Saturday, July 7, 2012



Today when I spoke to my mom I mentioned that it was my birthday in eight days.  When I questioned her about what day I was born, and how old I would be, mom then said that she had no recollection of any of it.  I whispered to her my age and with humor, she answered , "you're catching up to me".  I  giggled at her quick and witty response.

When I phoned mom and her caregiver Elaine, had just been watching a love story on the television . Elaine was so excited to she share with me what my mom had just finished saying.  Mom said to her that the movie was a beautiful love story. She continued to tell her that she lost her husband a long time ago (seventeen years to be exact) and how much she really missed him.  The next thing she said was that she'd do anything to have him back.

What my ears had just heard sent chills up and down my spine. Out of my sometimes fear ,to not cause my mom any unnecessary pain, I avoid bringing up my dad to her.  At times when I have, my mom usually says that she cannot remember him.

No matter how many times I have heard this from her, I still find it amazing that to be married for fifty years and to have shared a family and lifetime together that she cannot recall any of it.  How sad this truly is.

The saving grace for me, and of course my mom, is that I know deep in my heart, that whatever memories  she just had of my dad, are now long forgotten.  She could no longer feel any pain or sadness.

"Hi mom, I heard you just watched a movie that you liked a lot". Mom answered with "yes it was very good". What was it about"?  I inquired. I then heard my mom ask Elaine to please tell me what the movie was about, for she could not remember.

The feelings of her remembering my dad was all but washed away. Something like a passing rain shower or even more, a rainbow that quickly fades away.

Mom and dad were married in 1942, when she had just turned eighteen years old.  My dad was turning twenty one and soon to be shipping off with the Navy. They were married for fifty years, and now for my mom it seems to be a life that has been taken away.  I wonder how such a disease can destroy a lifetime of memories. 

Hopefully one day researchers in the medical field will be able to find a cure, so others will be able to hold onto the memories of their lives and all their loved ones.

So dad if mom could remember her most recent words, I'm sure she would say again, "my man I loved him so".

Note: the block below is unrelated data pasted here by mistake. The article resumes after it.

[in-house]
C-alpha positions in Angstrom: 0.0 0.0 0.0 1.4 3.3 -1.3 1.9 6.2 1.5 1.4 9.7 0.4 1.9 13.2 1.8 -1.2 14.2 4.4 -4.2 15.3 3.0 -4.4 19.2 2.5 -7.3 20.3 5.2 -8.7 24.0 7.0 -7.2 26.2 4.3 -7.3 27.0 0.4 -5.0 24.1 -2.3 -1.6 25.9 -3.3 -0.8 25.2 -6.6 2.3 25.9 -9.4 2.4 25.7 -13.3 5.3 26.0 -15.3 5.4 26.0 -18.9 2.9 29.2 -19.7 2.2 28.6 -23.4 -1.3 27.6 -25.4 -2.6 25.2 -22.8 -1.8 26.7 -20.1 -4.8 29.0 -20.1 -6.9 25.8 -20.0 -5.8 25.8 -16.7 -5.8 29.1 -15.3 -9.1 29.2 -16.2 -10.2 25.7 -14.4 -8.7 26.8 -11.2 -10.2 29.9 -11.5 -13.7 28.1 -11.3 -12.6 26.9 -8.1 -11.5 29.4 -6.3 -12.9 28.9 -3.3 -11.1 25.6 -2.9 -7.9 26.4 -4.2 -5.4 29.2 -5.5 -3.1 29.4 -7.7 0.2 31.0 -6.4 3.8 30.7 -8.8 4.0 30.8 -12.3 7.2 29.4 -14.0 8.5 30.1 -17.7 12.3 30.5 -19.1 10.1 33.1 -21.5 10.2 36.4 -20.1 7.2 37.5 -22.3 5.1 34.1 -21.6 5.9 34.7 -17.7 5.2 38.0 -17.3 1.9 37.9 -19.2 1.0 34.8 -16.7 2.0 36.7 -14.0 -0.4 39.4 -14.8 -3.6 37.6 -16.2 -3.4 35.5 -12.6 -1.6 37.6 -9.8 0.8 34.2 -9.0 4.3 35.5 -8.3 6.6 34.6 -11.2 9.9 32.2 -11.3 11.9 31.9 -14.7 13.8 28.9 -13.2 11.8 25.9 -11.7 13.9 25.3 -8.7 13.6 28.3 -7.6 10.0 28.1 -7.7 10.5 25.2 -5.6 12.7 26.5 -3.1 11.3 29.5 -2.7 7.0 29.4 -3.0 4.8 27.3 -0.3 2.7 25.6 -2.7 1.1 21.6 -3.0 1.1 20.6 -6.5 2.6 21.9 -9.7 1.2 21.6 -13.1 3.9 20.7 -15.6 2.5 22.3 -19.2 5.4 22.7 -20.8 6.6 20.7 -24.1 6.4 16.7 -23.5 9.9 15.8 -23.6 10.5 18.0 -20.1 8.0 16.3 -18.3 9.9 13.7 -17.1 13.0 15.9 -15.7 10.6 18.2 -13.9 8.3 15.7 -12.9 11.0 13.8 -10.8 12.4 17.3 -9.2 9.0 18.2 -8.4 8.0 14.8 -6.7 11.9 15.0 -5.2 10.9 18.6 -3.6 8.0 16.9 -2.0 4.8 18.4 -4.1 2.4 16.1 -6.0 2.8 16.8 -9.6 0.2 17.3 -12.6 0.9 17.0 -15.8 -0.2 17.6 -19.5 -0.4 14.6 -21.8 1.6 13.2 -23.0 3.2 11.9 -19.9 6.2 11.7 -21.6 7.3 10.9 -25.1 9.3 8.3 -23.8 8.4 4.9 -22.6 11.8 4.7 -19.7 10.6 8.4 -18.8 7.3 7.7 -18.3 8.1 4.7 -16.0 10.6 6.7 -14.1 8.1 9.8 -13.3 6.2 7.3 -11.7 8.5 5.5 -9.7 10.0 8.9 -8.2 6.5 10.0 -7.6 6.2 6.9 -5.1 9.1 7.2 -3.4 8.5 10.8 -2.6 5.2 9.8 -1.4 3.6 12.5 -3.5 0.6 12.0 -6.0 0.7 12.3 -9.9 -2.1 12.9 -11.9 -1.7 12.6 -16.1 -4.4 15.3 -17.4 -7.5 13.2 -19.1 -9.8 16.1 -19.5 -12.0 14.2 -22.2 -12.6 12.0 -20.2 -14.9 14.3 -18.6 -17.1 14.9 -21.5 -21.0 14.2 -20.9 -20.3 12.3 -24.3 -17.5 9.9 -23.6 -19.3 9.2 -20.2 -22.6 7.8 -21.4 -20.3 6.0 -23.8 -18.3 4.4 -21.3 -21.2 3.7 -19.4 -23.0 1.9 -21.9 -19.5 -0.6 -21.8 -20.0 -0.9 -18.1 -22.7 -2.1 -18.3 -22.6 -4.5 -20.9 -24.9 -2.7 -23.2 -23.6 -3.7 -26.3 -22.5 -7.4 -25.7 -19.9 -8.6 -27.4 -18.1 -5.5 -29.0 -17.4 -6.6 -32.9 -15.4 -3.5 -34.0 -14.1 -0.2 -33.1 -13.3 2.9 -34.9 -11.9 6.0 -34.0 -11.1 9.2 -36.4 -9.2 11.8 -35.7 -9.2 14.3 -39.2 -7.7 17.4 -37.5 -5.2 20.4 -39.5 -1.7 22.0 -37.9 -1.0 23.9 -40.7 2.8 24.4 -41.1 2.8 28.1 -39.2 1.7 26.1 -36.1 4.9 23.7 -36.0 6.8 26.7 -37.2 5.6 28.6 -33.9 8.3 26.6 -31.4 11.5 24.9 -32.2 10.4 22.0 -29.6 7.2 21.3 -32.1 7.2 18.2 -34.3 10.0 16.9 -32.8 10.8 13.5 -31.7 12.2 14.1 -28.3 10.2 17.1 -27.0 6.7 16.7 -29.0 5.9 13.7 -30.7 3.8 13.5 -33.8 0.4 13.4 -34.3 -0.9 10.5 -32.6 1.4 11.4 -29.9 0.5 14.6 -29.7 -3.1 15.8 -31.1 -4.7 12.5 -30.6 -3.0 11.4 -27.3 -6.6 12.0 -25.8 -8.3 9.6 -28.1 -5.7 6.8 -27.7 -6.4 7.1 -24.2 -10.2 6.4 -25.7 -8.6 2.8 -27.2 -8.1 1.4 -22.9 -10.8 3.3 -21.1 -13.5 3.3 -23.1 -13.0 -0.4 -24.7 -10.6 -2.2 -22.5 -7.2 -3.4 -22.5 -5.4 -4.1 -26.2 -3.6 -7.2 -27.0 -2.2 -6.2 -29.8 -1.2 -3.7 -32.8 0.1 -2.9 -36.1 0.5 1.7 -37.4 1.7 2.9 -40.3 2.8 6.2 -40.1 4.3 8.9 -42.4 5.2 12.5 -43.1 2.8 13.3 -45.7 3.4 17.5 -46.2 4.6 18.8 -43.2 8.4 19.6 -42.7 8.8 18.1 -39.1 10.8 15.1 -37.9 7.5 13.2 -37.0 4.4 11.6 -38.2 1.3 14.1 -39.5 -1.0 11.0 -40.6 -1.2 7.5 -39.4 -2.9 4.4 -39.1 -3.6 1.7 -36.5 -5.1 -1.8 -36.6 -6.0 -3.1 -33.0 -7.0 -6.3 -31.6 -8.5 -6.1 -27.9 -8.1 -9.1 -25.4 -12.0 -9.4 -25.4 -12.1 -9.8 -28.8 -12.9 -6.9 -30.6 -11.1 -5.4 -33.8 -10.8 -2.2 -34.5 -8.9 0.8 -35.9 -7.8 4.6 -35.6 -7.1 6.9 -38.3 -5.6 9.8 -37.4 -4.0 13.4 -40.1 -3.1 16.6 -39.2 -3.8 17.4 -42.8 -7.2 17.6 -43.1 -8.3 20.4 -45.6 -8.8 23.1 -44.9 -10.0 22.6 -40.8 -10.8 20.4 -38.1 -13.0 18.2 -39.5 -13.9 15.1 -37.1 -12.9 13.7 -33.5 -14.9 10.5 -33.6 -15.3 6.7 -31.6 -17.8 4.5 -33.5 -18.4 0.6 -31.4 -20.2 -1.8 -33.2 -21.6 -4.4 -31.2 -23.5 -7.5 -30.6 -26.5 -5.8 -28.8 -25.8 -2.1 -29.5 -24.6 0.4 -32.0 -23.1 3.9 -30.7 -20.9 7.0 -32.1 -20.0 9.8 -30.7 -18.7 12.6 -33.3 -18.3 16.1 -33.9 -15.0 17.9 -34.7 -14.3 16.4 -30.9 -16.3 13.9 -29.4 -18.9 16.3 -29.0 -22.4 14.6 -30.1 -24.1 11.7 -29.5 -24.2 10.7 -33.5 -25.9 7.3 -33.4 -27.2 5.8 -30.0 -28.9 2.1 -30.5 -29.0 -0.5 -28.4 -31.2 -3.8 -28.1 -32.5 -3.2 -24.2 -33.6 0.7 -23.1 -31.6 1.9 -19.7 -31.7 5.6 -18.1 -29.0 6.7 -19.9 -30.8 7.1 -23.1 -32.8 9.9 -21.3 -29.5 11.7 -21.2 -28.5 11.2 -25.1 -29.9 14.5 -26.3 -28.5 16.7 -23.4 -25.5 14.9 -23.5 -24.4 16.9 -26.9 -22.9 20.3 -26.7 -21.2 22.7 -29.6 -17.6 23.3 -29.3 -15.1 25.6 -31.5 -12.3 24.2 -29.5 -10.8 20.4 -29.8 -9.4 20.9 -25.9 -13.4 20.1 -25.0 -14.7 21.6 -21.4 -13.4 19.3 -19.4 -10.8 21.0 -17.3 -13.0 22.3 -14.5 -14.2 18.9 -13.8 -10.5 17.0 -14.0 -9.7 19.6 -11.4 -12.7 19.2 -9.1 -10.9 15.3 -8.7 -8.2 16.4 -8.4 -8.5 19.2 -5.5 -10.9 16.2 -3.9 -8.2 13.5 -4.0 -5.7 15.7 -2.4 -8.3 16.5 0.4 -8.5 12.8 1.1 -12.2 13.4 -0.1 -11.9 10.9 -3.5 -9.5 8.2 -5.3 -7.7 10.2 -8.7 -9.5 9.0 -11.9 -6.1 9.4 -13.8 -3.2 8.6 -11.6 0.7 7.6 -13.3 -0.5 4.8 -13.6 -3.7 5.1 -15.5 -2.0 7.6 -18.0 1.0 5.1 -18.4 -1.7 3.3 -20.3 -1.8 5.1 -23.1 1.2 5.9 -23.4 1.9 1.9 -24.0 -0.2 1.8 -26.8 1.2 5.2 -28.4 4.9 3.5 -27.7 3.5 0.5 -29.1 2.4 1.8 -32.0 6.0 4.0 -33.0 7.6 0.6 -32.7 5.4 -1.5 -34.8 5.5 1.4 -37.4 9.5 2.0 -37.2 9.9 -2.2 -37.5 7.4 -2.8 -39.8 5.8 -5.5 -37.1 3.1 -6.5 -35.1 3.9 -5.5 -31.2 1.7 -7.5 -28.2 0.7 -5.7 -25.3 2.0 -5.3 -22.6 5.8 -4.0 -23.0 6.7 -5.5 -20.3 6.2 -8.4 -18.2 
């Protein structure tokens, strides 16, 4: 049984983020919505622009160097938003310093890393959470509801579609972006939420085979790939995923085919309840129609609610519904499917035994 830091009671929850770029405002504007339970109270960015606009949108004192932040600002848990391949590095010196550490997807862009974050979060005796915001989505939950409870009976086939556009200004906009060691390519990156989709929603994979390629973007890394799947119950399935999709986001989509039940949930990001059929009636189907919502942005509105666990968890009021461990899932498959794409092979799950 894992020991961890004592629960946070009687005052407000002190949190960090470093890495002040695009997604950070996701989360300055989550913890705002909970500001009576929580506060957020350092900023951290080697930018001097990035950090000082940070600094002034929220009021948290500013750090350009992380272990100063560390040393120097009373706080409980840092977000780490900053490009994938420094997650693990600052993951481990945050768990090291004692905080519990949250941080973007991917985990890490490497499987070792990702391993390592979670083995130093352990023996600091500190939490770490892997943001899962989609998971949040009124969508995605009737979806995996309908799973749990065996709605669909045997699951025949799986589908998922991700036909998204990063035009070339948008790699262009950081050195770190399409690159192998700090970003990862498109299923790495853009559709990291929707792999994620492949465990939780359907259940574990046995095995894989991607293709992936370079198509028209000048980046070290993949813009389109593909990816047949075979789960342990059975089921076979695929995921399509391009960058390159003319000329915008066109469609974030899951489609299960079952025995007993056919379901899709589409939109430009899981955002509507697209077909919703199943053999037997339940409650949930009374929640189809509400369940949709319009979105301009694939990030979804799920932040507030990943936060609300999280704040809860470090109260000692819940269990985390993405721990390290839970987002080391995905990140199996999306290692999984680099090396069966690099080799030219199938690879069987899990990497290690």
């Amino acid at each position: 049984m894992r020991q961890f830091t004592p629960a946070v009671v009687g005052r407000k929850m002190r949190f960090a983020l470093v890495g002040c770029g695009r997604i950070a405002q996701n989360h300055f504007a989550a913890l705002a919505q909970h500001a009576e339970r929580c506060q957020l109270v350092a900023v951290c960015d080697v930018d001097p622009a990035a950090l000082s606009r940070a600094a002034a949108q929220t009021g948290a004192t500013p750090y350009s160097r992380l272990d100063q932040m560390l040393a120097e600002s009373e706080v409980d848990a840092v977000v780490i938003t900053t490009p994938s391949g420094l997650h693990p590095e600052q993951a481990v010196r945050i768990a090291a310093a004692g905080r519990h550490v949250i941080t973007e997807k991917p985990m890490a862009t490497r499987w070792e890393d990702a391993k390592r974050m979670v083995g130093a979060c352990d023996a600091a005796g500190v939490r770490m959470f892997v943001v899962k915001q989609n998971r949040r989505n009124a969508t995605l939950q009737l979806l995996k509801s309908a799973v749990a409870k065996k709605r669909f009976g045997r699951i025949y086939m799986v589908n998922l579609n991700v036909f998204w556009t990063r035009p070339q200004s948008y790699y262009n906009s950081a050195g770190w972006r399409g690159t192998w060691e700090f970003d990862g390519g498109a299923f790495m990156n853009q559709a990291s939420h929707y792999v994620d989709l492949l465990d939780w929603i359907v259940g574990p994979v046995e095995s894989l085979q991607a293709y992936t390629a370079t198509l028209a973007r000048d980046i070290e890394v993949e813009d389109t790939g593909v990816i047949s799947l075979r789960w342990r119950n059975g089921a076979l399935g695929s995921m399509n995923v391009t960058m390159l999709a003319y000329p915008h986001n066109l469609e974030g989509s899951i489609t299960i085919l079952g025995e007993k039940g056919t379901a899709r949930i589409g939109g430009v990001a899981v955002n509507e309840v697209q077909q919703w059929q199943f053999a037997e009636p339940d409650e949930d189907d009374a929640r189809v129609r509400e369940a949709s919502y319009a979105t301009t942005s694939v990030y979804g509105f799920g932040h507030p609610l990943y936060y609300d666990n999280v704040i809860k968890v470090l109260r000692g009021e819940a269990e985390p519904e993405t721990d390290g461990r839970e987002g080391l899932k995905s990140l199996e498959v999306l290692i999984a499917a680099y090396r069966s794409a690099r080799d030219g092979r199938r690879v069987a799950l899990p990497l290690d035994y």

1. What a nice story, Lisa. At least you now know that she does remember your Father--maybe she just needs something like that movie to nudge it from her memory bank. Your stories are so inspiring. Keep them coming!

  2. What a sweet mom you have..... I love how she smiles in some of the pictures.... It brings joy to my heart to see her smile despite this awful disease

  3. I think the memories come back at intervals when things remind them. My mom and dad were married 65 years and she was his caregiver for 40 with very brittle diabetes. She saved his life so many times and the ambulance drivers knew them well. She slept with her hand on him, because she could tell when the sugar was dropping by his skin becomming clammy. For the first two years after his death she said she would try and find his skin in the night to see if he was ok and then realize he wasnn't there anymore. One day I was telling this story to a nurse at the nursing home. Usually when we talked about dad she would start the story about the time the ambulance came and the sheriff and the sheriff asked if she had any children and if she did, she'd better call them because it appeared dad would die. She said, "Why, he does this all the time." The sheriff looked surprised and looked to the ambulance driver, and he said, "Oh, yes, we come out about 3 times a week and once he gets the glucose, he'll be fine," and sure enough he woke up and started visiting with the sheriff and ambulance drivers as if nothing had happened. But this one day when I was telling the story to the nurse Mom said,, "Really, I did all that. I don't remember." But fifteen minutes later she started telling the story. So those memories come - and go - and come again.